Everyone come out from the cold with these skittering, moving and intense electro-acoustic workouts from Andrea Belfi. Natura Morta invites you inside and keeps you there. Nils Frahm handles the mastering with a microscope and brings everything to life. Recorded at the towering Funkhaus in Berlin. Out on Vinyl LP and CD.
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- Natura Morta by Andrea Belfi
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Here we have an electroacoustic album with one the most electroacoustic album titles I’ve seen. Translated to ‘dead nature’, Natura Morta is Italian dreamer Andrea Belfi’s latest voyage into the murky waters of sound art, sporting an atmosphere akin to rusting shipwrecks or similarly mysterious oceanic oddities. It’s a fitting name for an LP which feels as if all of the beauty of nature has been replaced by the lifeless reality of the earth’s core or a cold, remote sector of space.
That’s not to say that the record is lacking life. Well, I know I said that, but I didn’t mean it, alright? There’s a tense energy running through the whole, the feeling of moving objects reaching arbitrarily high speeds and starting to fall apart, if that makes any sense. The relatively soft pattering of drums propels bass, synth and feedback lines along varying currents of dynamics, sometimes sounding like a broken tape machine and like a deadly chant at others. For the first half of the record the layers remain quite restrained, coming to foamy climaxes at tracks 4 and 6. In fact the last track is a real noise monster and a great ending. Anyone familiar with Mamiffer’s last record will get this right away, and it could grab fans of Oren Ambarchi.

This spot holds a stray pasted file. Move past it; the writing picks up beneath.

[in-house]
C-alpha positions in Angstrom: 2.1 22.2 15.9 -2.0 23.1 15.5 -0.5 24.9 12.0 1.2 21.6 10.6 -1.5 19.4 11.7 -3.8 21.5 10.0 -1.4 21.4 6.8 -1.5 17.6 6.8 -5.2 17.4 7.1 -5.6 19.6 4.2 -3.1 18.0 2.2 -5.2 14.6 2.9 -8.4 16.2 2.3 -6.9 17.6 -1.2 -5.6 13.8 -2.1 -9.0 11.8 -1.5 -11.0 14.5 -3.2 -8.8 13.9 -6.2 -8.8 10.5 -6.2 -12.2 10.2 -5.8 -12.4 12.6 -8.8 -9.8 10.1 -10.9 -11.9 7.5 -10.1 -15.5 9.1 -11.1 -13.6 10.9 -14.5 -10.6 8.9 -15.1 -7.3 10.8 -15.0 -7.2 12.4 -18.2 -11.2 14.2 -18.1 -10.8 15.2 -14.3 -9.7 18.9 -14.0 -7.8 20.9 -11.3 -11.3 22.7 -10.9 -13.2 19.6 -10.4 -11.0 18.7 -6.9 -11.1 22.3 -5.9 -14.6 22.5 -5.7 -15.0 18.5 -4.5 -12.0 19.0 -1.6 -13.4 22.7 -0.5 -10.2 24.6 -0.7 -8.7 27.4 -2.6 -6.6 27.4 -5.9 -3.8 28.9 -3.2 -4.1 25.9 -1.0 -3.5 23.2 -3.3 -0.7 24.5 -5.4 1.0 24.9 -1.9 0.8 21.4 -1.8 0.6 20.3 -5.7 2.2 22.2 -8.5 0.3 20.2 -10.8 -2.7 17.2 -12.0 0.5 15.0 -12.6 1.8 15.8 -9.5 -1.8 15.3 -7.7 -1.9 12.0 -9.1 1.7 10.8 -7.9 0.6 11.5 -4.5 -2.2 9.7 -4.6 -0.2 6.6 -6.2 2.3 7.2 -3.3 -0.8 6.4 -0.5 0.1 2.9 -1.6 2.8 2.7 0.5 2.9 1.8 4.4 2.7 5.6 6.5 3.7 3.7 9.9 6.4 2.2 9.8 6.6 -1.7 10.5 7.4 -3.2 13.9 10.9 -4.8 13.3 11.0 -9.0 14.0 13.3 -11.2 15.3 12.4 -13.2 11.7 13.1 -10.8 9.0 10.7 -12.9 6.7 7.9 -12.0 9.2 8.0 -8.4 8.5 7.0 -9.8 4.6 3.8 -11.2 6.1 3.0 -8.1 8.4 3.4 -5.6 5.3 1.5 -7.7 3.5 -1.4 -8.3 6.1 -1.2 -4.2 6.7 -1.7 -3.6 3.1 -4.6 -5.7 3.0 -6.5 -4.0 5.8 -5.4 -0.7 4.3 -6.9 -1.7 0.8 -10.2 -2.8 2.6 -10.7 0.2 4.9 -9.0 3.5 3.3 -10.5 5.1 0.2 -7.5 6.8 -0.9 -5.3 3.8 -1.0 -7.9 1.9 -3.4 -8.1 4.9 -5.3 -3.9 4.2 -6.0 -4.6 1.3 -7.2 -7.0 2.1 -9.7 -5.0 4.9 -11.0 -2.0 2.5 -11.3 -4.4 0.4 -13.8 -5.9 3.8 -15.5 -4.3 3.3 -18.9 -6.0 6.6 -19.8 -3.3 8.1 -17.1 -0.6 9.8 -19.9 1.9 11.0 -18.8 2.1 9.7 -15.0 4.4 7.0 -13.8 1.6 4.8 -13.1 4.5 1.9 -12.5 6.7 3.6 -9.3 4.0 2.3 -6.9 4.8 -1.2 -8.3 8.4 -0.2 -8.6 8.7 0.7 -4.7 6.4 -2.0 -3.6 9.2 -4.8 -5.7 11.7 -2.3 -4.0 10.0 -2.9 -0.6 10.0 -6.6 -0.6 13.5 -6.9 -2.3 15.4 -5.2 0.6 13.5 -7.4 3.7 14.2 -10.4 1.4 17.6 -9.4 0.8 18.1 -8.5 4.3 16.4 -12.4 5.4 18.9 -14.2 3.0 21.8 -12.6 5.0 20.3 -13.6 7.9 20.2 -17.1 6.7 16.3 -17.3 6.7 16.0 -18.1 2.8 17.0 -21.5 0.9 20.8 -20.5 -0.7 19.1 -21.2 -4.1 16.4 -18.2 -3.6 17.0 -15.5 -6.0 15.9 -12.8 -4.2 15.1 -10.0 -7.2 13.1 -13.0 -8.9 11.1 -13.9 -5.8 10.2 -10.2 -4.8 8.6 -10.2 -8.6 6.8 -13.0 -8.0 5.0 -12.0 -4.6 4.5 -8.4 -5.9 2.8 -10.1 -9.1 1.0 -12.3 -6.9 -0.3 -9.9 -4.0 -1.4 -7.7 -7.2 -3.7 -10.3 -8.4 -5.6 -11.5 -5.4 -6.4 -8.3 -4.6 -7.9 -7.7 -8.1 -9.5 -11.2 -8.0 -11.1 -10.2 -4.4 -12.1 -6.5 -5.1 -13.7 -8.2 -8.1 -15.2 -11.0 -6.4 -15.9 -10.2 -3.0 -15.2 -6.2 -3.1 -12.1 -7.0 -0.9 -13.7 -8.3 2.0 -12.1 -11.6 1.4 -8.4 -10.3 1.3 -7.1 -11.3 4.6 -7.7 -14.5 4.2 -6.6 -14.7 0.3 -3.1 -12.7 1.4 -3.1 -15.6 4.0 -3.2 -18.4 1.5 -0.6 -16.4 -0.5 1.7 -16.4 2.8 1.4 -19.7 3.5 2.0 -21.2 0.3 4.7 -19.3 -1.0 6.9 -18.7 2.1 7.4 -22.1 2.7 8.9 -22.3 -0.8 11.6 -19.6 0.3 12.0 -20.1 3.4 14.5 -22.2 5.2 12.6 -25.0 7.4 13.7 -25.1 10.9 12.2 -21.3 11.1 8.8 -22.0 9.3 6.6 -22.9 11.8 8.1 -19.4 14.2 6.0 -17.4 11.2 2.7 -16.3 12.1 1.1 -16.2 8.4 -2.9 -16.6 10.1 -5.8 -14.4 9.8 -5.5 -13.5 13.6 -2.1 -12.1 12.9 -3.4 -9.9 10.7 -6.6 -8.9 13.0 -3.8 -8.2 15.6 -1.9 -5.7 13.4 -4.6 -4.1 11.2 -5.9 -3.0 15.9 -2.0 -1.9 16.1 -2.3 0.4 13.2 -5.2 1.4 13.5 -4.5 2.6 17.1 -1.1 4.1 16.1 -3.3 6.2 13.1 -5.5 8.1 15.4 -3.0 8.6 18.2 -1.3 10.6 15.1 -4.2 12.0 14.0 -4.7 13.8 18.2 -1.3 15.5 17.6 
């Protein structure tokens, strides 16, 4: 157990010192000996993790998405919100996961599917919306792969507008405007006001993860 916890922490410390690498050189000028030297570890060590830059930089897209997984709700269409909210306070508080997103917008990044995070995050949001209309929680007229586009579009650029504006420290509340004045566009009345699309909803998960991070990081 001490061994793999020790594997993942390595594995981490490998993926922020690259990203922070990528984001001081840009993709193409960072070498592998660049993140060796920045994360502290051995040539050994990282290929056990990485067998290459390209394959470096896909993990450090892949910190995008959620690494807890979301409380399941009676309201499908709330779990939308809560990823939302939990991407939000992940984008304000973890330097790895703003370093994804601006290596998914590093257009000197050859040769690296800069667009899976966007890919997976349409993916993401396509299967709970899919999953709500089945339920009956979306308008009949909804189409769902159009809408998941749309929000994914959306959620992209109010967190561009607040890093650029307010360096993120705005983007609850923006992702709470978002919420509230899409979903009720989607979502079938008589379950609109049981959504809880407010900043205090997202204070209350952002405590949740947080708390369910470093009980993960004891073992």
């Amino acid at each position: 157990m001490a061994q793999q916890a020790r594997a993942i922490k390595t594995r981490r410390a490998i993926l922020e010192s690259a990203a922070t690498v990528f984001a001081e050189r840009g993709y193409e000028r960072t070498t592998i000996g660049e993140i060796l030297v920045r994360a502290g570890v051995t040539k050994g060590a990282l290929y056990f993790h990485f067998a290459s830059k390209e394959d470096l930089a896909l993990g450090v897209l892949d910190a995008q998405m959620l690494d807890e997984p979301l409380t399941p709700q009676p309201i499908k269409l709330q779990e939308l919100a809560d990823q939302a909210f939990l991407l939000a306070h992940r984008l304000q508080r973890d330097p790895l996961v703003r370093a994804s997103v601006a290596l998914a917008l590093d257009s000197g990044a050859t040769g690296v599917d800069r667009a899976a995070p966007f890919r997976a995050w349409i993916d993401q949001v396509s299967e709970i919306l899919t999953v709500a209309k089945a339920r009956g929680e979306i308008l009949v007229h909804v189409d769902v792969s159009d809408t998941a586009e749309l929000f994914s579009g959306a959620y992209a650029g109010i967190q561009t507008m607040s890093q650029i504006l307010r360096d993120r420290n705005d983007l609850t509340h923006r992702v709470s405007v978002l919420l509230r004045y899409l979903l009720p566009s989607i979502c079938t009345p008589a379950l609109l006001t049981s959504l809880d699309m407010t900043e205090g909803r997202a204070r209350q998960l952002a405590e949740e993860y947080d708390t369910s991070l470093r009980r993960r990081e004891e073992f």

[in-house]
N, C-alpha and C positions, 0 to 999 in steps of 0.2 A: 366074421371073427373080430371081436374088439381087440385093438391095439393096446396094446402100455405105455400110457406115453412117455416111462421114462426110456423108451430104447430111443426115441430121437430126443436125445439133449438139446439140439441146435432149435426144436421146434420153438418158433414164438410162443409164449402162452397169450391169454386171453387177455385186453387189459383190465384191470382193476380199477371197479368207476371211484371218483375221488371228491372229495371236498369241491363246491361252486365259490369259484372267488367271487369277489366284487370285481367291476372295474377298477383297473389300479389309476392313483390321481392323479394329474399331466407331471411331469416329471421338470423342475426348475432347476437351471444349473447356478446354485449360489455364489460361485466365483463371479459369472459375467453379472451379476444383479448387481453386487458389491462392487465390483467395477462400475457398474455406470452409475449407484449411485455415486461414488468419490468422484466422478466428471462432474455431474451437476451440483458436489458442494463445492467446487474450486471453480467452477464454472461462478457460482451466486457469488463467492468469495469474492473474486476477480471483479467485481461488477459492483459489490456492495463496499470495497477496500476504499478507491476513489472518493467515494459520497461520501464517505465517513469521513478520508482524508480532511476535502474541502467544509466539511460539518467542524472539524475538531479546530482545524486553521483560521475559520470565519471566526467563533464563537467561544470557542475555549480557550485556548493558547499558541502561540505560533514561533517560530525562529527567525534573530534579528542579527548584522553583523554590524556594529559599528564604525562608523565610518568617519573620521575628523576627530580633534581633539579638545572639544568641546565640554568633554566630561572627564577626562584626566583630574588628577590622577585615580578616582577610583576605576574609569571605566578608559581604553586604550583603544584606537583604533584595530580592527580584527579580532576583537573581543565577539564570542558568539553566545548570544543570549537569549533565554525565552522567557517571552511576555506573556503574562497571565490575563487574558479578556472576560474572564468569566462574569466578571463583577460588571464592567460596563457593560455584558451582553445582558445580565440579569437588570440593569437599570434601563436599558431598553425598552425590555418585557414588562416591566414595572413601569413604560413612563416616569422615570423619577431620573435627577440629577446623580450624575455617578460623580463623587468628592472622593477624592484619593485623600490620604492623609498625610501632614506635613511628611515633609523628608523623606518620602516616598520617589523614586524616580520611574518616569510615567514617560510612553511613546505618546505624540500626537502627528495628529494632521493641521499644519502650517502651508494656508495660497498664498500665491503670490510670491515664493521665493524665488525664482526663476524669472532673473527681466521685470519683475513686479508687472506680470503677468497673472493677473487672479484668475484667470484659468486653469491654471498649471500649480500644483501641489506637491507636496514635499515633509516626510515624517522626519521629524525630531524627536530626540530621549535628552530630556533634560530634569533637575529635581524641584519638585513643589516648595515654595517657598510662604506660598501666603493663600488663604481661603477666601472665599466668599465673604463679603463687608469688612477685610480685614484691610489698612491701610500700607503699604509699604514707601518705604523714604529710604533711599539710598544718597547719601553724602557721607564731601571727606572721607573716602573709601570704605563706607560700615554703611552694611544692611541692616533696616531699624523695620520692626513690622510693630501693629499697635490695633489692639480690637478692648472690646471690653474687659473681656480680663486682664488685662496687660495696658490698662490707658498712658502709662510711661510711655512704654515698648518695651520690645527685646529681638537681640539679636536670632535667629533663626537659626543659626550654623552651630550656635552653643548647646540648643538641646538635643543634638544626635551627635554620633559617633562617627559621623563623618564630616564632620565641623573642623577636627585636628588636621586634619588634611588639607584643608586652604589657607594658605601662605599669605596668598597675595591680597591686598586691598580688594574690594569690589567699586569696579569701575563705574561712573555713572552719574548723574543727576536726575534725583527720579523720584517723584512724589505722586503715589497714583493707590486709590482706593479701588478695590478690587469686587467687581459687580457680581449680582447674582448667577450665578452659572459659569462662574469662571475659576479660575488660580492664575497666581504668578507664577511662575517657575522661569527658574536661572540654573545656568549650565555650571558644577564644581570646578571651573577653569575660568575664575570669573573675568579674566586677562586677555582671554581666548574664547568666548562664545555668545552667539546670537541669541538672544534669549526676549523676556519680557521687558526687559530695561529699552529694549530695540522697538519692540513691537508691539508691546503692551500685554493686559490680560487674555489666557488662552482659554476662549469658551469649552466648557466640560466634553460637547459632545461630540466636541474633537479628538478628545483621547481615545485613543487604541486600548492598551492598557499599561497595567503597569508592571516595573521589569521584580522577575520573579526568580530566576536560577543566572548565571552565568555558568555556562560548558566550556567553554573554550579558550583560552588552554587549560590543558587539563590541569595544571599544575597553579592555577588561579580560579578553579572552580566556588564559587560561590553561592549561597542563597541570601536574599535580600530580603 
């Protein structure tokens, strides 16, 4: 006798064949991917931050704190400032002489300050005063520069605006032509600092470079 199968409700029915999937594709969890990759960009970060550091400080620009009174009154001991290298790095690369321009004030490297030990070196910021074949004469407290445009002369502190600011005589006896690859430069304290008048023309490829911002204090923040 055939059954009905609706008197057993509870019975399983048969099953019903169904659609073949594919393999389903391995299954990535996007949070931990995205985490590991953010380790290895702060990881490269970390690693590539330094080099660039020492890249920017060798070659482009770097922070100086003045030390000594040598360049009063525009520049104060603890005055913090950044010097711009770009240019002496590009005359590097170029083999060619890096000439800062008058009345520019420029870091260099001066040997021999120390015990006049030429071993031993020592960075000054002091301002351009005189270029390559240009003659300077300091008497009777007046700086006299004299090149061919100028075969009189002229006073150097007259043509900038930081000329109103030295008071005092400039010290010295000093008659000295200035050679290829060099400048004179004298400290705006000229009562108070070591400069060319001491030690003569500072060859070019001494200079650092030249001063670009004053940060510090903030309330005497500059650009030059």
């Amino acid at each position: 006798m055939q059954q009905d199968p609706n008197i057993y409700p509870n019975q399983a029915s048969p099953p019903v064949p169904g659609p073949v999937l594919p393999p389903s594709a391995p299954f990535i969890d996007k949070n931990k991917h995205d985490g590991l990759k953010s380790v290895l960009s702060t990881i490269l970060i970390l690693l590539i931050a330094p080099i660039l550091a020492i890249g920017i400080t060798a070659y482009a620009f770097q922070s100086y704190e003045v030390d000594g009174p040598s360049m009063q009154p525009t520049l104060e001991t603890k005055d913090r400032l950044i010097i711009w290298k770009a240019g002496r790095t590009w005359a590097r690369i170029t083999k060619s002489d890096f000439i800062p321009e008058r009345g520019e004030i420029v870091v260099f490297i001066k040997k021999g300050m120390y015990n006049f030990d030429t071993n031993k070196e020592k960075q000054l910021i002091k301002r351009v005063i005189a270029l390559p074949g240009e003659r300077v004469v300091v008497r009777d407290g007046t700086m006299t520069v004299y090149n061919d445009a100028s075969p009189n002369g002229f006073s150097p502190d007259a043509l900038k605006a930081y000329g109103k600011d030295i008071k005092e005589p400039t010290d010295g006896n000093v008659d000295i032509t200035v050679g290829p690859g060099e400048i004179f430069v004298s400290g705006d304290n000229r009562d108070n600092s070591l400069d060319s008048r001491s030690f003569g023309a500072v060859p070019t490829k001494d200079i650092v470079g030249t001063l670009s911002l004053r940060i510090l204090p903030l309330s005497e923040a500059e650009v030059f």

I like the fact that it is quite a lot more conventionally rhythmic than a lot of self-confessed electroacoustic music, but it does contain much less sonic variation. Within each track, the progress is minimal, perhaps because the most dynamic instrument, the synth, is locked to background atmospheric duty, limiting the possibilities. Overall a good dark exercise in underwater stillness that’s dead in the best way possible.
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